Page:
Achickwitbeatz: How can people connect with you and stay current with what you have in the works?

Nigel One: Original tracks and remixes-
                   DJ mixes-
                   Nigel One Facebook-

I got rid of my twitter and de-activate my facebook periodically so soundcloud is the best way to get in touch. You can also find me at 4th Coast in Kalamazoo drinking coffee, Satellite Records harassing the staff about records, Upjohn skatepark on sunny days skating or eating burritos at Chipotle on West Main some nights. I'm around. Get at me in person if you want to get to know me. The internet is not my fav place to be. 


Conversations & Quotables: Q&A with Curtis Metcalf

Conversations & Quotables: Q&A with Curtis Metcalf

I had the opportunity to chat with the multi-talented artist/producer Curtis Metcalf.  In this brief Q&A he shares his story, musical inspiration and good food for thought for artists.

Conversations & Quotables: Q&A with DeCarlos Stewart of Voo Vodka

Conversations & Quotables: Q&A with DeCarlos Stewart of Voo Vodka

In this brief Q&A, DeCarlos Stewart the Owner of Voo Vodka shares valuable gems from his business perspective and tips for artists seeking sponsorships.

Conversations & Quotables: Q&A with John Robinson aka Lil Sci of Scienz of Life

Conversations & Quotables: Q&A with John Robinson aka Lil Sci of Scienz of Life

Multi-talented and prolific emcee John Robinson aka Lil Sci of Scienz of Life drops some gems for independent artists regarding artistic authenticity, longevity, life philosophies and shares memories from the early days of his career.

Conversations & Quotables: Q&A with Philosophy Cole

Conversations & Quotables: Q&A with Philosophy Cole

I recently got the chance to catch up with the dynamic emcee Philosophy Cole aka Warpath. In this brief Q&A he shares his take on the independent music industry, his philosophies on artistry as well as food for thought beneficial to those who share love for the craft.

Conversations & Quotables: Q&A with Jay L

Conversations & Quotables: Q&A with Jay L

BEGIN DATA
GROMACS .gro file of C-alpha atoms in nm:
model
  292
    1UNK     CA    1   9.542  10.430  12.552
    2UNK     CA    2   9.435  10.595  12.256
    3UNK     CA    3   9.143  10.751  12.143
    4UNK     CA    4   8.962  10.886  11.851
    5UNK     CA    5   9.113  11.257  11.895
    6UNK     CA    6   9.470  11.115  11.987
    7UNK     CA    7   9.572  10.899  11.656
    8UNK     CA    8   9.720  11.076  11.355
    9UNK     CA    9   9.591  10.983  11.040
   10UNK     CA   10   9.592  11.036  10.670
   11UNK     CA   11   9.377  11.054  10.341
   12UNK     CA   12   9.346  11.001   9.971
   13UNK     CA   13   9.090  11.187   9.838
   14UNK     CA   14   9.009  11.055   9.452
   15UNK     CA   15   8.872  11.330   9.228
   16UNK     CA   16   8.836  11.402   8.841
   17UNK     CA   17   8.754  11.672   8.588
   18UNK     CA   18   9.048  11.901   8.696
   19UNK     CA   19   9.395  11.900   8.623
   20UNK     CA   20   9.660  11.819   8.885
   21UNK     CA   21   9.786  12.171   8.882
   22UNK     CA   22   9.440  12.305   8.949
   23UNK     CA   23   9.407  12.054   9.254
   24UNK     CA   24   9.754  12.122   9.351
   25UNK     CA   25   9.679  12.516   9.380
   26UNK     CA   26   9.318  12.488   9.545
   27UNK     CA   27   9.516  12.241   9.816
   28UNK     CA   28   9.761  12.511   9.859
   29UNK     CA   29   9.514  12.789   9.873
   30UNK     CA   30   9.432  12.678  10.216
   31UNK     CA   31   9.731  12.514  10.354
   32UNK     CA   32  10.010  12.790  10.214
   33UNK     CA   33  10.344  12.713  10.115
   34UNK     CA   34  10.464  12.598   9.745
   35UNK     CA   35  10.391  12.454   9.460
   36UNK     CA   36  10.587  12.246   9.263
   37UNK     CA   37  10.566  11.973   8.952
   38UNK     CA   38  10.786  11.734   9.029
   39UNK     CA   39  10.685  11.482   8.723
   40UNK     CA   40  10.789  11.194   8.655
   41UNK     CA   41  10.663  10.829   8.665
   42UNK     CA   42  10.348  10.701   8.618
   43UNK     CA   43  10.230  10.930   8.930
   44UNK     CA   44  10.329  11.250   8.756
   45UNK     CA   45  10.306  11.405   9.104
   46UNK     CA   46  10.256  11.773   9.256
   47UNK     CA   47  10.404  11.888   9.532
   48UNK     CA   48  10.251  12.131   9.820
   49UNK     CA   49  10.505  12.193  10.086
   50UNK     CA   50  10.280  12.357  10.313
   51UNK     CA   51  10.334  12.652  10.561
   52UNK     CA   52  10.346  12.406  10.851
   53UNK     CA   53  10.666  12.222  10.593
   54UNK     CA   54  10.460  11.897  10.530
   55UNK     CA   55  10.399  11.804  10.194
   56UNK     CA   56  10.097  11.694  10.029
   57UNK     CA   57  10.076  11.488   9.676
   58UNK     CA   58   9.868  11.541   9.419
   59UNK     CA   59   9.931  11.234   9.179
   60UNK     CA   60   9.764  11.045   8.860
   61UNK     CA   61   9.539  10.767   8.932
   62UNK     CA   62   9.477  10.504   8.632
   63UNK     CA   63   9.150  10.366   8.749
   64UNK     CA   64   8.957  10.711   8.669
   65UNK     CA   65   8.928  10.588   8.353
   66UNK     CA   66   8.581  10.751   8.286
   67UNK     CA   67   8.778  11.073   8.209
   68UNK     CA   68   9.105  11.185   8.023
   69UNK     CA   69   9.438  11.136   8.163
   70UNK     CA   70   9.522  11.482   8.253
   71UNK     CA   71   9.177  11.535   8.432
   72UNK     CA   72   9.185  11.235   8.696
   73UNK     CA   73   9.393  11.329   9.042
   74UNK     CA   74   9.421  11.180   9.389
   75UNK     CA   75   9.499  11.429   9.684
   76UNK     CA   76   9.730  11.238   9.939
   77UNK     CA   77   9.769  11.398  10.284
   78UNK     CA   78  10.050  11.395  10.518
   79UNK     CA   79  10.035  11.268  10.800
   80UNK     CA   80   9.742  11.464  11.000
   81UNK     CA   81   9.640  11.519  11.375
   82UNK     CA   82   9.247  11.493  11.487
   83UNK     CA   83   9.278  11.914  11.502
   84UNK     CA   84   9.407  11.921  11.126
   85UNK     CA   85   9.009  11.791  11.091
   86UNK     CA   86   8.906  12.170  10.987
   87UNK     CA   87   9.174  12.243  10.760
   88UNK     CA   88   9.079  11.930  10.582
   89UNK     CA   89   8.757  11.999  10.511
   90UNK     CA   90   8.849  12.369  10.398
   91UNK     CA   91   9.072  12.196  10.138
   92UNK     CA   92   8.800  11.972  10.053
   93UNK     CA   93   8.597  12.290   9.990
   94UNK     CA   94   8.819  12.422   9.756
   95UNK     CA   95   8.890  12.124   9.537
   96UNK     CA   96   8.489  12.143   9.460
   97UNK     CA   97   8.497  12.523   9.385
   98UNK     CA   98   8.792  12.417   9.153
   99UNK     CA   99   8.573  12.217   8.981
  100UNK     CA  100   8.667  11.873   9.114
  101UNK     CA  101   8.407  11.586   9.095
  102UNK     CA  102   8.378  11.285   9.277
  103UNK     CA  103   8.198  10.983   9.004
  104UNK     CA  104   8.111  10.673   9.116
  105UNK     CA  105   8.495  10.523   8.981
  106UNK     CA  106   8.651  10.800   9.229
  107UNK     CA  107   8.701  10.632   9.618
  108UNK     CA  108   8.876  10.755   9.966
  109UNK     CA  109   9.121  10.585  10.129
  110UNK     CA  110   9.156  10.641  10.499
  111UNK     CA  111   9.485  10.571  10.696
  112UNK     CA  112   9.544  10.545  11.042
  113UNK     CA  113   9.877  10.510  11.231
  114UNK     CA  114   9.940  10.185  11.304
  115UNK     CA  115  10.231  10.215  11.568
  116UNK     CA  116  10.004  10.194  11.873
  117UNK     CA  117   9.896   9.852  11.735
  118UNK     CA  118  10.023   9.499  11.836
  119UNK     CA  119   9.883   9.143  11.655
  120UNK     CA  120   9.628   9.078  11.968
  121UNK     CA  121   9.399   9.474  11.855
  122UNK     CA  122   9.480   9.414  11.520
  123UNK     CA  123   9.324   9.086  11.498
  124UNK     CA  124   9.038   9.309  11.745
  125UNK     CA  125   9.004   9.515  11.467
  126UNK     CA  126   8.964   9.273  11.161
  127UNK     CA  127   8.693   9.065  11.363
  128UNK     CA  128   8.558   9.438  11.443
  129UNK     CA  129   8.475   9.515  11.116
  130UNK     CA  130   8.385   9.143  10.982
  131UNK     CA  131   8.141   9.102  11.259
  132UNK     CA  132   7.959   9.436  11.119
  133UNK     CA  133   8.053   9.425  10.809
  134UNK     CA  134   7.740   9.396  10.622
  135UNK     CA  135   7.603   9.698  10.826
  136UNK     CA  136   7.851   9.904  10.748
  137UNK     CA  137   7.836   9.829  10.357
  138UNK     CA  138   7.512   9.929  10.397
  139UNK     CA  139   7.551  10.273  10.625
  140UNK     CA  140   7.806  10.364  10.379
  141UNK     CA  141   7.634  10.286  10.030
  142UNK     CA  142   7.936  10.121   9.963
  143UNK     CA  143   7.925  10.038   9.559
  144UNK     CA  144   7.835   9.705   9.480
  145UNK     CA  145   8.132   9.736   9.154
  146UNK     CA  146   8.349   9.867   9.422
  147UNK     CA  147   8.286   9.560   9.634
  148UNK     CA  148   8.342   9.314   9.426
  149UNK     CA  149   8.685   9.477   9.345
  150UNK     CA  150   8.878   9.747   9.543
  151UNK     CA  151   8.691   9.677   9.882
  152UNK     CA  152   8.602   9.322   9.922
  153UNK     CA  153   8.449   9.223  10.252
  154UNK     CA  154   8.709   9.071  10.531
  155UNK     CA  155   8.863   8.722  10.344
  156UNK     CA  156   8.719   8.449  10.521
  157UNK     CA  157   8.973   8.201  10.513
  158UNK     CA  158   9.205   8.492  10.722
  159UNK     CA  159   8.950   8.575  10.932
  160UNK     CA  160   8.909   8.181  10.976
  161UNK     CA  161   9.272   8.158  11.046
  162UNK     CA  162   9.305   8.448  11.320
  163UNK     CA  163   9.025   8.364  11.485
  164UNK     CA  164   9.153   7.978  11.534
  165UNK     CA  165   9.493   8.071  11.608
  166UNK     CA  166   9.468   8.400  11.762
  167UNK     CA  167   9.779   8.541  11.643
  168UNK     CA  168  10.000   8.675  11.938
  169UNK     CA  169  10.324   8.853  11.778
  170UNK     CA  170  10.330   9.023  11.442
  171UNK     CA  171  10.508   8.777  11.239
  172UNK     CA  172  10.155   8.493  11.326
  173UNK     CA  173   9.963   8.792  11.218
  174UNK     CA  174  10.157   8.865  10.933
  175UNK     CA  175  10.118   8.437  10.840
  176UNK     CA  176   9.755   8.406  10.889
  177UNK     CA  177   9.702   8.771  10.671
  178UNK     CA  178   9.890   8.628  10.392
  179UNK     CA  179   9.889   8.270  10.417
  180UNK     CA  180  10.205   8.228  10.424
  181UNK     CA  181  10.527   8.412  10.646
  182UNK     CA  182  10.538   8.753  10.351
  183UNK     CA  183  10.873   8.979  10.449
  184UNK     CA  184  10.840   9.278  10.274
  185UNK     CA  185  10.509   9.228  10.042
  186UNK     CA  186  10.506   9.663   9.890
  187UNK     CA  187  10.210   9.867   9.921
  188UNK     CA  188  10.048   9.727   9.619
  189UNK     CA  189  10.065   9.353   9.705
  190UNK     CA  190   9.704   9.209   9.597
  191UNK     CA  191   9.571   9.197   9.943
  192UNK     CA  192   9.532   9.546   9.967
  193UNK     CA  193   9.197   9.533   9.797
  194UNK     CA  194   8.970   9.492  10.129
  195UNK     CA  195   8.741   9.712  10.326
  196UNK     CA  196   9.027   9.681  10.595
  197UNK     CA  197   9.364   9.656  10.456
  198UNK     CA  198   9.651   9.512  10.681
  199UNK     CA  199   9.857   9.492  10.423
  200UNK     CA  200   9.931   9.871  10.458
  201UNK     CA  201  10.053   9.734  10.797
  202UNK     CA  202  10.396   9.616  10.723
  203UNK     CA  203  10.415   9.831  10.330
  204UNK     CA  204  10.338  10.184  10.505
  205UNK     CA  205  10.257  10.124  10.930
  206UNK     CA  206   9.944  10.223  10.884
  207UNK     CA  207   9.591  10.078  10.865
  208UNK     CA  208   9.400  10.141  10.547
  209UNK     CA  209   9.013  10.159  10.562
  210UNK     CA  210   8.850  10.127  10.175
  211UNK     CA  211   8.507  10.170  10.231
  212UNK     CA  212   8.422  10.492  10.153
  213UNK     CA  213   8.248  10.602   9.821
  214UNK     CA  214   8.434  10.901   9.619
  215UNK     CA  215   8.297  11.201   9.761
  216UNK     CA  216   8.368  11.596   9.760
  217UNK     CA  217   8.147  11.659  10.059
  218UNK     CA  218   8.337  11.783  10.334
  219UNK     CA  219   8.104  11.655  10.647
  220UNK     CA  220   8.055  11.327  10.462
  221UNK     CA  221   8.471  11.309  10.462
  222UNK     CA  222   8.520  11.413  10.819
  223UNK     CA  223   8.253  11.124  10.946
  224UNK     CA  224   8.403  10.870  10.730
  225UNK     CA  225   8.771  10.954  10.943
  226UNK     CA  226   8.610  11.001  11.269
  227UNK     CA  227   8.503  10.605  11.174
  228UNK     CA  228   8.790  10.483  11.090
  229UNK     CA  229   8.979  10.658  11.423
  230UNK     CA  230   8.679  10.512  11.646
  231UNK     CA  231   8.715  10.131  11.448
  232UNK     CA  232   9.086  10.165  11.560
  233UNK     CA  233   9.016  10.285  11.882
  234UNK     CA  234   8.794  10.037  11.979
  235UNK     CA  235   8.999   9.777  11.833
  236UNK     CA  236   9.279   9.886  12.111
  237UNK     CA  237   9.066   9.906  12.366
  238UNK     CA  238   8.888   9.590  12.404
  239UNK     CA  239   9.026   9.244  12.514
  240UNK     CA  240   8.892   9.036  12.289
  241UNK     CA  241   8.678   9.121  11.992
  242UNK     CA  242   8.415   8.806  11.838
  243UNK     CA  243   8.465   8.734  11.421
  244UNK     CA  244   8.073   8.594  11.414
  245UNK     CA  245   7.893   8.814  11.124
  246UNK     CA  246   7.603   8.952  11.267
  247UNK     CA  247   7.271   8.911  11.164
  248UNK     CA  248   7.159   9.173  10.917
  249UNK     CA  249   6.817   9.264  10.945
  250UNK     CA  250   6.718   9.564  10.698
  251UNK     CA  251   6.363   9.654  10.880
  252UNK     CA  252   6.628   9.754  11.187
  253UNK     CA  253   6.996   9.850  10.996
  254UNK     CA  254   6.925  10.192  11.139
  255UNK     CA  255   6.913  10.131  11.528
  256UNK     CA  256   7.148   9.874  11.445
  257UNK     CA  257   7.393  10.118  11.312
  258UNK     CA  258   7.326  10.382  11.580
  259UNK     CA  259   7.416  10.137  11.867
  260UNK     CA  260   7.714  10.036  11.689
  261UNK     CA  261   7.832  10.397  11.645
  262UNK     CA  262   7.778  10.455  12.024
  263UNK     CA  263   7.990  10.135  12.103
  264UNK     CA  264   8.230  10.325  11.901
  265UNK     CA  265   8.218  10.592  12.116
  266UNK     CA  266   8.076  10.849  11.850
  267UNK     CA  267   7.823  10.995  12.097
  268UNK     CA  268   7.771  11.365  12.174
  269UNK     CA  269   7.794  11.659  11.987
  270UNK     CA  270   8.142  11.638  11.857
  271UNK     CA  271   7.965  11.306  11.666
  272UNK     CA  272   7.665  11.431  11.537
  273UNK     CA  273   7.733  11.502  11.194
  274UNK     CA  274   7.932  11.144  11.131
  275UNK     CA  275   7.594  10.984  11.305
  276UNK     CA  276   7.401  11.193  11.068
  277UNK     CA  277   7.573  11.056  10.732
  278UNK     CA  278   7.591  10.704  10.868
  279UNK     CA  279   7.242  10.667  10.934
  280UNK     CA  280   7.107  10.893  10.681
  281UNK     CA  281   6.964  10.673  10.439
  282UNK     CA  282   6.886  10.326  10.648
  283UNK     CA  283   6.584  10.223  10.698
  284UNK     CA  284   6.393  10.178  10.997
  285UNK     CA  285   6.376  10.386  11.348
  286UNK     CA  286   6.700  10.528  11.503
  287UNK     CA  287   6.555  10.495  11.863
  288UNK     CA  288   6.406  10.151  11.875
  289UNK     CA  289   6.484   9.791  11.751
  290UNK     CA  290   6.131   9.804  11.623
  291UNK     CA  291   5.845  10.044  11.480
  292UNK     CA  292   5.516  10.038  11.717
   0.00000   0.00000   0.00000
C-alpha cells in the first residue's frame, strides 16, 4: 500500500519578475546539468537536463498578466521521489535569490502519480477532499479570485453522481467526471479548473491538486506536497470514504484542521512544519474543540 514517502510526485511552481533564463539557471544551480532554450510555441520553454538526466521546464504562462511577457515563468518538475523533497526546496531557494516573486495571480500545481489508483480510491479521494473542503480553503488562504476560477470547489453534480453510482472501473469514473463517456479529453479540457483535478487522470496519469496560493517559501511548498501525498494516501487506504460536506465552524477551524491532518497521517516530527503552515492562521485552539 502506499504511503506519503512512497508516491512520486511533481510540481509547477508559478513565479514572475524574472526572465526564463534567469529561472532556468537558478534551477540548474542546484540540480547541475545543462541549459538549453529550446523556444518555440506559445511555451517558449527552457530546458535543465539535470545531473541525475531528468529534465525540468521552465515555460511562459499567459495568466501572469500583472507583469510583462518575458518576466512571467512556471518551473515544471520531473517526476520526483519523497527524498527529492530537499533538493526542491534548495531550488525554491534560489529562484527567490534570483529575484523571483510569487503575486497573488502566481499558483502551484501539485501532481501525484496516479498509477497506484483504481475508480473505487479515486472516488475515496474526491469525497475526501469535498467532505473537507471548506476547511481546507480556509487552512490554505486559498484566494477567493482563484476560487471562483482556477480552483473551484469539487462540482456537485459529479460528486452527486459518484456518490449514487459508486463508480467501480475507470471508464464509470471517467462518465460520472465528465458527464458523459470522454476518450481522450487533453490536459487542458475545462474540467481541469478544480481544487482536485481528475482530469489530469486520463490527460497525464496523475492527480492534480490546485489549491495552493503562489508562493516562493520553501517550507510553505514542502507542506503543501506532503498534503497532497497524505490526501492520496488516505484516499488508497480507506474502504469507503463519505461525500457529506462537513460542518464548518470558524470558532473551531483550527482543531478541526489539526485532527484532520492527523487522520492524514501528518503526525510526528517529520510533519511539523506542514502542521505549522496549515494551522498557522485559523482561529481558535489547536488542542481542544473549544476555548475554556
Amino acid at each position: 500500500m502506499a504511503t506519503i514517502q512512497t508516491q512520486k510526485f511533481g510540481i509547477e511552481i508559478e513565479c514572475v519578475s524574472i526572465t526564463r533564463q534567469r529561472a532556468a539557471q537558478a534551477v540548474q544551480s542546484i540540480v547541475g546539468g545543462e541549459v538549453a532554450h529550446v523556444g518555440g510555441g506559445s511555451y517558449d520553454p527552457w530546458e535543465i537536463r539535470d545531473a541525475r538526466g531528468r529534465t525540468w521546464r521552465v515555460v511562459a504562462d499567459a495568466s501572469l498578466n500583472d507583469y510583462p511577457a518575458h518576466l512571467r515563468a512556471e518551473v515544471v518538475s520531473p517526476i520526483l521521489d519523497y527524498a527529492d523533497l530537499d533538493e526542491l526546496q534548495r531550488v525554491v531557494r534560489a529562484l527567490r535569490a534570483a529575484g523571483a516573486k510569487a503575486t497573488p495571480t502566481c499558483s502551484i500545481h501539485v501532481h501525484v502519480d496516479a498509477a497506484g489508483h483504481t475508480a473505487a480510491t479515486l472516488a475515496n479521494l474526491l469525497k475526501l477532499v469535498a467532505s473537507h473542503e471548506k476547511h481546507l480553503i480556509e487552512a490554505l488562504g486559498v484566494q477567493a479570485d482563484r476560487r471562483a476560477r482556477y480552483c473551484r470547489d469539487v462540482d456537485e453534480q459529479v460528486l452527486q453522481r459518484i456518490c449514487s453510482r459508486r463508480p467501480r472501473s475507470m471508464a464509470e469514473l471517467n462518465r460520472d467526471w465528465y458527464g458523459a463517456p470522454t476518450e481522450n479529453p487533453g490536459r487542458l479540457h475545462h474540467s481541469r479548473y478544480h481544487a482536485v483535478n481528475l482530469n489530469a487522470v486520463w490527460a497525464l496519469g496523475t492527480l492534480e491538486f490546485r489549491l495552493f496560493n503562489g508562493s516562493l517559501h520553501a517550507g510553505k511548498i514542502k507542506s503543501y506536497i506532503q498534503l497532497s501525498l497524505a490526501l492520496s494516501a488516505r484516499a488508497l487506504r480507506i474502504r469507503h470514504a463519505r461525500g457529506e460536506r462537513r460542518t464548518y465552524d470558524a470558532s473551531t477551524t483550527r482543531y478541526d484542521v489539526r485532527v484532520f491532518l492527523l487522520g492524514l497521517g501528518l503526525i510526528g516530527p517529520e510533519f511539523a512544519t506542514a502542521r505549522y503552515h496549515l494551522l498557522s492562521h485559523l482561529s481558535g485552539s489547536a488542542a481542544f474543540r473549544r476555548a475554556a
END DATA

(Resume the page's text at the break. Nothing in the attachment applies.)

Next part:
Jay L, Omni Epic Entertainment

I caught up with the owner of Omni Epic Entertainment, Jay L for a brief Q&A. He shares his insight regarding the promotion scene and tips for independent artists looking for shows.

Achickwitbeatz: Who is Jay L & what created the inspiration behind Omni Epic Entertainment?

Jay L: Well, Jay L is in introspective introvert. I am very quiet and reserved but I am always observant and aware. Must keep your third eye open.

I love to bring innovation and vision to any enterprise or project that I am involved in. The inspiration behind Omni Epic Entertainment started back in 2000 with myself and my partner and co-host at the time, J T Terry. We were the hosts of the number one radio show, The One Night Stand, Kalamazoo's Quiet Storm. The popularity of the show soared and it became much larger than we ever imagined or realized. With the show becoming so popular, it spawned a season on one of the most popular video shows on cable, The After Party. After six episodes hosting the after party and the radio show trending at number one, all of this created many opportunities to meet celebrities, such as 112, Silk, Twista, Do or Die, DL Hughley, and Rickey Smiley, just to name a few. By networking with industry professionals, JT and I both learned that the game is much bigger than radio and video and then the concept of Omni Epic Entertainment was born. Omni, meaning all or all being. Epic is something that is large or huge, major, something that is bigger than ourselves. Entertainment is what we do! The pleasure is ours, but the experience is yours.

Achickwitbeatz: When did you discover that you needed music to be a part of your life?

Jay L: I discovered my love for music at a very young age. I remember growing up always hearing bands like Maze f/ Frankie Beverly, The Whispers, Atlantic Starr, The Isley Brothers, George Duke, Al Jarreau, the list goes on and on. Then one day in 1984, my whole life changed. I discovered Hip Hop. Then, my focus turned to RUN DMC, Beastie Boys, The Treacherous Three, The Fat Boys, and Kurtis Blow. Even though I had a strong connection to Hip Hop, I never lost my love for good ol' fashioned Soul R&B music. 

Achickwitbeatz: What would you say is the best thing about being a promoter?

Jay L: The best thing about being a promoter is putting on good productions for the people. It feels good when people acknowledge your hard work by supporting your events. 

Achickwitbeatz: What would you say is the biggest obstacle promoters need to overcome?

Jay L: Competition. Promoters need to learn how to network and build partnerships. Let's support one another's productions and events. Show love when we come out to each other's events and not treat each other like we are enemies. It is enough bread on the table for everybody to eat!